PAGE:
The Georgia Institute of Technology has received a EUREKA grant from the National Institutes of Health (NIH) to design a new way to treat invasive brain tumors by capturing the migrating cells that spread the disease. The EUREKA -- Exceptional, Unconventional Research Enabling Knowledge Acceleration -- program helps scientists test new, unconventional ideas or tackle major methodological or technical challenges.
The research team plans to develop a system that will excavate brain tumor cells by directing them away from their location in the interior of the brain to a more external location where they can be removed or killed. Nanofiber-based polymer thin films coated with biochemical cues will be aligned in the brain to provide a corridor for tumor cells to follow to a gel-based ‘sink’ where they will be captured and safely removed or encouraged to die through chemical signaling.
“We believe this is the first attempt to exploit the invasive, migrating properties of brain tumors by engineering a path for the tumors to move away from the primary site to a location where treatment can occur,” said lead investigator Ravi Bellamkonda, a professor in the Wallace H. Coulter Department of Biomedical Engineering at Georgia Tech and Emory University.
Collaborating with Bellamkonda on this project are Tobey MacDonald, M.D., director of the pediatric neuro-oncology program at the Aflac Cancer Center and Blood Disorders Service of Children’s Healthcare of Atlanta and an associate professor of pediatrics at the Emory University School of Medicine, and Barun Brahma, M.D, a pediatric neurosurgeon at Children’s Healthcare of Atlanta. The initial partnership between the researchers began with seed funding from the Georgia Cancer Coalition and Ian’s Friends Foundation.
The National Cancer Institute is providing more than $1 million for the EUREKA grant. For the project, Bellamkonda, MacDonald and Brahma are focusing on treating medulloblastomas -- highly malignant brain tumors that account for more than 20 percent of pediatric brain tumors.
“Medulloblastoma is the most common malignant brain tumor we see in children, but unfortunately the five-year survival rates for children with this cancer only range from 50 to 70 percent and the majority of survivors have a significantly reduced quality of life as a result of treatment-related toxicities,” said MacDonald, who is also a Georgia Cancer Coalition Distinguished Scholar. “An increasing number of survivors are also at risk for developing secondary malignancies as a result of the treatment we now administer. Clearly we have to do a much better job at treating these tumors; however, improving survival while reducing the toxic effects of treatment will require a highly innovative approach.”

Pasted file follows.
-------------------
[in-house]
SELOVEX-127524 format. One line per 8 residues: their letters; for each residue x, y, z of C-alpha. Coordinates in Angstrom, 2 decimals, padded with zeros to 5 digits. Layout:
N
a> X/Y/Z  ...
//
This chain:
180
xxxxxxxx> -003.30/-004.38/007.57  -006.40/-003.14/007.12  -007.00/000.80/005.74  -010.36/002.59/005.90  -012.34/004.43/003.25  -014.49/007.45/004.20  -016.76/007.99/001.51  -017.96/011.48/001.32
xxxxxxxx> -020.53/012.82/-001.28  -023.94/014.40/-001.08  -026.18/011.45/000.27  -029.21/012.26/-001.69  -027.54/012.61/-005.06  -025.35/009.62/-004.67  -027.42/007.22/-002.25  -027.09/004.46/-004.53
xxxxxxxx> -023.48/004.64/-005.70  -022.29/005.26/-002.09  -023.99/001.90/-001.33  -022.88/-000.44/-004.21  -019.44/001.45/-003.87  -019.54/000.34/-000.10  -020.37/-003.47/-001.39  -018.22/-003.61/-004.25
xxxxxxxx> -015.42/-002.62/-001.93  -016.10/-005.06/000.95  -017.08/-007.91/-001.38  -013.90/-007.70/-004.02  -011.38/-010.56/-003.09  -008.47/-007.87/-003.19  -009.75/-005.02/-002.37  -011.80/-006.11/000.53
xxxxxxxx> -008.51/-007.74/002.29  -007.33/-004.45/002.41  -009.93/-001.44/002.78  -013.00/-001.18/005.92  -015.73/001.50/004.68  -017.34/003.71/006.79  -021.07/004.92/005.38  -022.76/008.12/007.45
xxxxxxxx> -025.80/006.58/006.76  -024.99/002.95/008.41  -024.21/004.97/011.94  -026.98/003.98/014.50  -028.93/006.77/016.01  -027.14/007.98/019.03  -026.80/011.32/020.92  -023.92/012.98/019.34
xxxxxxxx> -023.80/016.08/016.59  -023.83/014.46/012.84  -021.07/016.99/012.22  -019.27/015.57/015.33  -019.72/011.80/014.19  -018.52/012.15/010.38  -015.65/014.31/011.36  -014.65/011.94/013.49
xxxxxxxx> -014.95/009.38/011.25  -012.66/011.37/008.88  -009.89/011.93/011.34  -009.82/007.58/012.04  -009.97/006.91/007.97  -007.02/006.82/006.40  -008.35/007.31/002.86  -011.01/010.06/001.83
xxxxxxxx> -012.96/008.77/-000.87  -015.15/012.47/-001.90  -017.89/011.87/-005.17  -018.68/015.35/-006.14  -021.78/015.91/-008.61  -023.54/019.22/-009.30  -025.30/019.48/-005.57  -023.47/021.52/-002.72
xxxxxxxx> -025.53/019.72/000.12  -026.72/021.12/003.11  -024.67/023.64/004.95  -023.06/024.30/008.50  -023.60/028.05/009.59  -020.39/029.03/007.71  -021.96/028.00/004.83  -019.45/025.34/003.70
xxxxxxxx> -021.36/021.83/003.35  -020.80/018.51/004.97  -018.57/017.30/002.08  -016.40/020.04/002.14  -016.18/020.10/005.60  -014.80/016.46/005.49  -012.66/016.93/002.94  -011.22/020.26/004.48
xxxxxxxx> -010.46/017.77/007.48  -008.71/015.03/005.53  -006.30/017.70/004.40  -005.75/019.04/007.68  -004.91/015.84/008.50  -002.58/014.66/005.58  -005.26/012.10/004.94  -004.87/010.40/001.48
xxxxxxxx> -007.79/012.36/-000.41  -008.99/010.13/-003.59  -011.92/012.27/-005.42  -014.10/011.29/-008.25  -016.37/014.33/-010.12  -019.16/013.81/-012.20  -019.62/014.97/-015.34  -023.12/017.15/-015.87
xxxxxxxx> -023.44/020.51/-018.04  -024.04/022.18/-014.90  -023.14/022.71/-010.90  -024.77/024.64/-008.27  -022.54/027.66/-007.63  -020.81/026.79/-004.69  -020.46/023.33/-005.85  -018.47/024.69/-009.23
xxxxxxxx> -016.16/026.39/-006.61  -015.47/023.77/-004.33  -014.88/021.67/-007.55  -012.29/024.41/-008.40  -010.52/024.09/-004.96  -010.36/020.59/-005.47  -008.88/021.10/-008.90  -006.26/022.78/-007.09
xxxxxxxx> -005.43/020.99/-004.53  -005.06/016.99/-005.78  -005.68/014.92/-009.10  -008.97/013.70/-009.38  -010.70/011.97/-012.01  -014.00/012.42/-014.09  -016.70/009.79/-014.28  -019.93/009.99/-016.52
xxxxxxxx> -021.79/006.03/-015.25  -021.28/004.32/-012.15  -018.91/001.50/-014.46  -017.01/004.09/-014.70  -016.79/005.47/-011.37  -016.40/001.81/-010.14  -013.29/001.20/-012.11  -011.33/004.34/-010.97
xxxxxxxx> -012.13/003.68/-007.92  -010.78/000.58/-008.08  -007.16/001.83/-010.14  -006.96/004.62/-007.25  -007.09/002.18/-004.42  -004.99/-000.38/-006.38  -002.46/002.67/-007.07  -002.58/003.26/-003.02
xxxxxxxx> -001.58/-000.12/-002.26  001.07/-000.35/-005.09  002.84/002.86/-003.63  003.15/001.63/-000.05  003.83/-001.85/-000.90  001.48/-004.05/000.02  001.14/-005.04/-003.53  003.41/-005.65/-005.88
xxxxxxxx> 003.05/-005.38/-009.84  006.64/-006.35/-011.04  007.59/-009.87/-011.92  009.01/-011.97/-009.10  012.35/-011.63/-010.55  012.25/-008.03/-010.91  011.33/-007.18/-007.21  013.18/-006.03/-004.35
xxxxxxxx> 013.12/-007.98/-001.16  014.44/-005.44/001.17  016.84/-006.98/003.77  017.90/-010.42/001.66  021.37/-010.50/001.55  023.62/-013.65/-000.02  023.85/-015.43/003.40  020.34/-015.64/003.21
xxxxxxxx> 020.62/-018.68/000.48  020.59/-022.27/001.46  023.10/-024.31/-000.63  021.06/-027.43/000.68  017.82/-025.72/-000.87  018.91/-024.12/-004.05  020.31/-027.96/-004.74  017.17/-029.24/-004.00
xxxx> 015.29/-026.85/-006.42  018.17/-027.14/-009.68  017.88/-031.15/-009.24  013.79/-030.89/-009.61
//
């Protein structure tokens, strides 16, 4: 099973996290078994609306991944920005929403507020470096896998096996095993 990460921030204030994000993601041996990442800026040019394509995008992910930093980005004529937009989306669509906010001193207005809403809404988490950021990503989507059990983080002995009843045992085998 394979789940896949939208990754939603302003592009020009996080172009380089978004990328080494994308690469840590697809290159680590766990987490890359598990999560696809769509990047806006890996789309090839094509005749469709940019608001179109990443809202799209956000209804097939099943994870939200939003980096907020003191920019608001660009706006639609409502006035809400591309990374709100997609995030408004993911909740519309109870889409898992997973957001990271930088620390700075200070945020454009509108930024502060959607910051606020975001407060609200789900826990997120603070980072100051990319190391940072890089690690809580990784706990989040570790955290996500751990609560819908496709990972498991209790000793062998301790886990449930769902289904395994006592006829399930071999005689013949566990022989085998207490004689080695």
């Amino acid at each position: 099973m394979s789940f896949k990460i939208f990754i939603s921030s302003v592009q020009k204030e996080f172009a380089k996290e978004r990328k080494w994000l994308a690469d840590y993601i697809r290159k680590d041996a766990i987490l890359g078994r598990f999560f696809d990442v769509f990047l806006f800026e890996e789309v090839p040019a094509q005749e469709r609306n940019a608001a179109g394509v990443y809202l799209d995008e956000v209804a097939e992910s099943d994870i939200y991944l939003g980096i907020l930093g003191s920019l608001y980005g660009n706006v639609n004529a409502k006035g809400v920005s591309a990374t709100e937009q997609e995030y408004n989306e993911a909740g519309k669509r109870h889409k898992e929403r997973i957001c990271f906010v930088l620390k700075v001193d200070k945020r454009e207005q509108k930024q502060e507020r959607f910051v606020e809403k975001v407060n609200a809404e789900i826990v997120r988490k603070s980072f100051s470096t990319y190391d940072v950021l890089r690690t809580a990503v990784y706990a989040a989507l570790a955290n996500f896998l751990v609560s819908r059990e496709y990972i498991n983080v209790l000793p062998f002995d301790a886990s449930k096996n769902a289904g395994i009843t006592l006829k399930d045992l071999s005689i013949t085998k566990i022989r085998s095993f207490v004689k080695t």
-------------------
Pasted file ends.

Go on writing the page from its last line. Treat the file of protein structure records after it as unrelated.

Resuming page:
Medulloblastoma treatment currently involves surgery followed by radiation therapy to the entire brain and spine and up to one year of intensive intravenous chemotherapy. However, radiation is often delayed or omitted altogether in young children due to its debilitating long-term side effects on the developing central nervous system.
These changes to the timing of radiation administration can adversely impact survival. And while surgery is a mainstay of treatment, it too can cause a significant loss of cognitive and neurological function due to the critical areas of the brain that may be involved by the tumor’s spread but require an extensive surgical area to remove as much of the tumor as possible.
This EUREKA grant aims to address the urgent need to develop therapies to safely treat invasive medulloblastomas in children.
“Our plan is to deliver the tumor to the drug -- by directing tumor cells to a specially engineered gel that can be removed or designed to kill the cells -- rather than the current strategy of delivering the drug to the tumor, which is problematic due to the irregular vasculature and poor diffusivity of the tumor tissue,” explained Bellamkonda, who is also a Georgia Cancer Coalition Distinguished Scholar.
The researchers plan to design a polymer thin film system that will include topographical and biochemical cues similar to those that guide the initial brain tumor invasion. The thin films will be rolled up and deployed with minimally invasive catheters. Because neural tissue will not be suctioned and the films are very thin, there should be minimal tissue and tumor disruption.
The films will also be non-toxic to the patient because they will be engineered with biocompatible, stable polymers. In previous studies, the polymers have been implanted in the nervous systems of small animals for more than 16 weeks with no adverse tissue reactions.
“This research represents a radical approach to treating invasive tumors that is based on the universal properties and mechanics of cell motility and the migration characteristic of metastasis, regardless of the molecular and genetic origins of the tumor,” added Bellamkonda.
If successful, this approach would identify a new and innovative way to treat pediatric medulloblastomas and has the potential to open a new avenue for the treatment of other invasive solid tumors, such as brain stem tumors. These cancers are incurable because they are located in an inoperable region and/or they are resistant or inaccessible to the delivery of chemotherapy agents.